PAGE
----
by Tom Morrow
So, what does that name mean?
From time-to-time, readers ask about the history of landmarks around North County, especially the origin of street signs. Kristi Hawthorne, author and president for the Oceanside Historical Society, came up with a few explanations in one of her periodic newsletters. If you’ve ever wondered how some streets got their names, here are a few answers:
Horne Street —- named for Col. Daniel H. Horne, a Civil War veteran, who came to Oceanside around 1886. He built a large home on his property, which today is the Mission Square Shopping Center at Horne and Mission. Somewhere underneath all that concrete is his grave. He was Oceanside’s first mayor (president of the city trustees), and, before arriving here, he had help found the state capital in Topeka, Kans., which is how Topeka Street got its name.
Myers Street —- named for the founder of Oceanside, Andrew Jackson Myers. He first settled in the San Luis Rey Valley before applying for a 160-acre land grant along the proposed coastal rail route. With the Help of Cave Couts, Jr., and Judge J. Chauncey Hayes, Oceanside was born.
Tait Street —- named for Magnus Tait, an early pioneer and manager of the Oceanside Water Works in 1888. His home still stands at 511 N. Tremont St.
Freeman Street —- named for the pioneer Freeman family of the San Luis Rey Valley, who came here from Texas in the 1870s.
Foussat Street —- named for the Foussat (pronounced “Foo-sot”) family headed by Hubert Foussat, a native of France who moved to San Diego County in 1871.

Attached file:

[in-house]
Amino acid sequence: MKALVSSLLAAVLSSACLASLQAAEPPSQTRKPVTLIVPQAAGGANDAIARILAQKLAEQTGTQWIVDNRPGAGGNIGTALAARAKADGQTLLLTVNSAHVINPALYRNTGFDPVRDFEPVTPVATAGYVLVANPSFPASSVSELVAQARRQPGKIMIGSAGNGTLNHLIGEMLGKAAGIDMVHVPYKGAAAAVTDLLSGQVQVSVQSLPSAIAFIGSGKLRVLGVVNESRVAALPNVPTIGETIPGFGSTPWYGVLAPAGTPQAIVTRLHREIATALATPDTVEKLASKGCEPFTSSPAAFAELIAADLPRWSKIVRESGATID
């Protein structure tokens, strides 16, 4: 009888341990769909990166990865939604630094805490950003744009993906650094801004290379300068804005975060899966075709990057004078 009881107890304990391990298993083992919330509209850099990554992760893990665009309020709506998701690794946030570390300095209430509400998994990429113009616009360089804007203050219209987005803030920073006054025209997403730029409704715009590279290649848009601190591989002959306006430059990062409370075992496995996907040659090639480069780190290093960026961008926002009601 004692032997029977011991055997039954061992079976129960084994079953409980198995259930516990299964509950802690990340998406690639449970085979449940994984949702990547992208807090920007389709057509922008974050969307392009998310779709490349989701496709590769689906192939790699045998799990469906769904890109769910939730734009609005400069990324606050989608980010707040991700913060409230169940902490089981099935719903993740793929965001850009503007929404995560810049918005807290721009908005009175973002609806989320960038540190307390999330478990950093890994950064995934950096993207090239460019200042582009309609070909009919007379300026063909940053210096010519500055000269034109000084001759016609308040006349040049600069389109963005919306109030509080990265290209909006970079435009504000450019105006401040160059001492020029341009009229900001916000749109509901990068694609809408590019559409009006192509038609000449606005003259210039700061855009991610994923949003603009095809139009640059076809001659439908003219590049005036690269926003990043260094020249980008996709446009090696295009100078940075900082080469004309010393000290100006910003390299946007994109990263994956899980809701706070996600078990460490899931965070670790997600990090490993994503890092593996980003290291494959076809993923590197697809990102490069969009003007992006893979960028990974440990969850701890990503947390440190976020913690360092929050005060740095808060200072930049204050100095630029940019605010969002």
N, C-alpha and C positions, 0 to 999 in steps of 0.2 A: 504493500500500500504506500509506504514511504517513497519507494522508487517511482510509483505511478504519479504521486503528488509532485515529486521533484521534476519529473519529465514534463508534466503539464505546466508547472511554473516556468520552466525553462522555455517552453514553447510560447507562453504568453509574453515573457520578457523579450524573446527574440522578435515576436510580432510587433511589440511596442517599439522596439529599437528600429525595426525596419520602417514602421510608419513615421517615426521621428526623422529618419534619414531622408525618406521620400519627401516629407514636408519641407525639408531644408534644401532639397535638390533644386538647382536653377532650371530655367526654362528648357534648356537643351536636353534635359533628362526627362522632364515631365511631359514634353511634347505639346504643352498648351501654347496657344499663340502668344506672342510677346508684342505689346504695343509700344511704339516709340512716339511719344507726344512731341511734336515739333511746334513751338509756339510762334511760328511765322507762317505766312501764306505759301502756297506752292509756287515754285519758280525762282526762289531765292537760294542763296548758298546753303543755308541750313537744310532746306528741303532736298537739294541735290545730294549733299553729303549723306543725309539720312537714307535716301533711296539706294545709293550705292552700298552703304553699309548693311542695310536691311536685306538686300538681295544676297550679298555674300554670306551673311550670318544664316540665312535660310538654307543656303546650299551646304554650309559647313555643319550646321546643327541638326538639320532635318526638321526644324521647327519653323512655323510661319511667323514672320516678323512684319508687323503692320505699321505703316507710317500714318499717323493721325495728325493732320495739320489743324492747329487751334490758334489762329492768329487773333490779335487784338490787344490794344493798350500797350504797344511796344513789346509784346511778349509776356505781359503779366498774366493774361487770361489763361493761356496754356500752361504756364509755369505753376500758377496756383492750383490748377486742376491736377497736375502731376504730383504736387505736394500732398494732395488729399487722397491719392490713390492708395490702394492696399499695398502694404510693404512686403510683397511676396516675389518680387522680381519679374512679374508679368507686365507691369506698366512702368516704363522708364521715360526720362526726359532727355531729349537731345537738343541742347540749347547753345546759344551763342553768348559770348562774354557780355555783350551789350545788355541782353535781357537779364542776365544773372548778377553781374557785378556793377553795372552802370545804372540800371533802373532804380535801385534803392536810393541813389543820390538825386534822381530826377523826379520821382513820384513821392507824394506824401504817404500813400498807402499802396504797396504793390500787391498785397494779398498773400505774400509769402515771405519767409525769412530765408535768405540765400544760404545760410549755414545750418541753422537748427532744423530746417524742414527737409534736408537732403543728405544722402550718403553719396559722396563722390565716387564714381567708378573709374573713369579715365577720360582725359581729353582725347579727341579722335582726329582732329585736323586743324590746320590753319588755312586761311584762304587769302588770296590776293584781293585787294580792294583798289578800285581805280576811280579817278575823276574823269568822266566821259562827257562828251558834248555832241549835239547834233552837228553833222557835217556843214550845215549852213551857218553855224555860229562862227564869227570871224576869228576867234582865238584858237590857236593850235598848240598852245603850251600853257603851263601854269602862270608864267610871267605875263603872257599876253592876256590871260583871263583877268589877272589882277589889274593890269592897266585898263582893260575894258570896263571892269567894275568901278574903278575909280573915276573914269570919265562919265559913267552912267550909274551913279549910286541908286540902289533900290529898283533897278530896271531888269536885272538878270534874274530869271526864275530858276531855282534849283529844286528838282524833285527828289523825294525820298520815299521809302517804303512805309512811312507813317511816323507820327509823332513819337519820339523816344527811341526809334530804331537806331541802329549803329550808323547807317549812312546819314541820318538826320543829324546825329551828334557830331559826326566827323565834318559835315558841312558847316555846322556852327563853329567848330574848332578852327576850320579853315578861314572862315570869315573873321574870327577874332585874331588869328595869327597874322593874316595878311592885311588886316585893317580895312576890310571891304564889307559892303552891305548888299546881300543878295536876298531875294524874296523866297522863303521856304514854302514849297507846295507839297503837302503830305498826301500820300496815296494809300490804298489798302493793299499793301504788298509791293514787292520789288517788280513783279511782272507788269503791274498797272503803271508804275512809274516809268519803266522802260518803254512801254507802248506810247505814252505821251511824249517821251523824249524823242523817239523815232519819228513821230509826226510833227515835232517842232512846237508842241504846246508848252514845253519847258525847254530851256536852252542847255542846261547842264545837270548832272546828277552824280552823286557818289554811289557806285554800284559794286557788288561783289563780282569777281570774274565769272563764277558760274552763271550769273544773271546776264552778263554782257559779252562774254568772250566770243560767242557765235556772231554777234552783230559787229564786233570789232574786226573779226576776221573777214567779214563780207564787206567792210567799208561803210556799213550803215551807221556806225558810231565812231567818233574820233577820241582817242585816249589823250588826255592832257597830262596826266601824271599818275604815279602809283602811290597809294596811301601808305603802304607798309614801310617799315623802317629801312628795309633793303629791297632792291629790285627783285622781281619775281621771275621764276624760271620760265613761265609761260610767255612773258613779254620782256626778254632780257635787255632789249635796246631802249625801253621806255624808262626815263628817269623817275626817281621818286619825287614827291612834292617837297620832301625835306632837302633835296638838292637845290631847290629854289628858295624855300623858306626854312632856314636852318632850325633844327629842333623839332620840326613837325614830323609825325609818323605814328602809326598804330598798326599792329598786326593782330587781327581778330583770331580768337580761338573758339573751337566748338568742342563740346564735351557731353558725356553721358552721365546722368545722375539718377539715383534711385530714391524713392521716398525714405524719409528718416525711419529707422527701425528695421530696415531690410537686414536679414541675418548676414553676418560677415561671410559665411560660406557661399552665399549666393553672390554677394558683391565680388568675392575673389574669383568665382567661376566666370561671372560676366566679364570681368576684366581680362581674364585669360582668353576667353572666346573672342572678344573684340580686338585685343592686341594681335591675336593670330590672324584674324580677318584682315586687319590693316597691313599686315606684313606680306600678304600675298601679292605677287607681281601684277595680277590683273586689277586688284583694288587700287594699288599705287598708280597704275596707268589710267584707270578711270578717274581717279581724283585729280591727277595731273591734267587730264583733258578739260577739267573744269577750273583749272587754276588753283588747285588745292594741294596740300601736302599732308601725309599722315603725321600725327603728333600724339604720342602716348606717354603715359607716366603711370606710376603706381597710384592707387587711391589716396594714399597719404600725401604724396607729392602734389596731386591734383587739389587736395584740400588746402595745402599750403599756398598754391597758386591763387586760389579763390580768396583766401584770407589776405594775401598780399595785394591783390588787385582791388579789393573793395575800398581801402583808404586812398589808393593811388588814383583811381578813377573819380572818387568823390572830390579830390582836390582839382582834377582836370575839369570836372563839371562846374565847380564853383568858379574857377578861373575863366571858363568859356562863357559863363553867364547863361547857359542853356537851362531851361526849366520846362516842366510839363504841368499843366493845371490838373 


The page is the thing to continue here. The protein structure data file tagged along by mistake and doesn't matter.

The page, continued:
Crouch Street —- named for Herbert Crouch, an Australian sheep rancher who settled the San Luis Rey Valley in 1869.
Glaser Drive —- named for Elmer Glaser, long-time Oceanside business and civic leader, who owned Elm’s Clothing Store and developed the Mission Square Shopping Center on Colonel Horne’s property (as described above).
Wisconsin Street —- was originally named Couts Street for Cave Couts, Jr., who surveyed the original town site for A.J. Myers.
Oceanside Boulevard —- was originally named Short Street for an early attorney, Montgomery Short, who arrived in Oceanside in 1886. This is contrary to a myth that Short Street was so called because it was relatively short before being extended down the bluff and across what is today Interstate 5.
USELESS TRIVIA — Pythagorean theorem has just 24 words. The Lord’s prayer has 66 words, while Archimedes’ Principle has 67 words. The 10 Commandments is only 179 words, and Lincoln’s Gettysburg Address has 286 words. The Declaration of Independence has 1,300 words, and the federal regulations for the sale of cabbage has 26,911 words.
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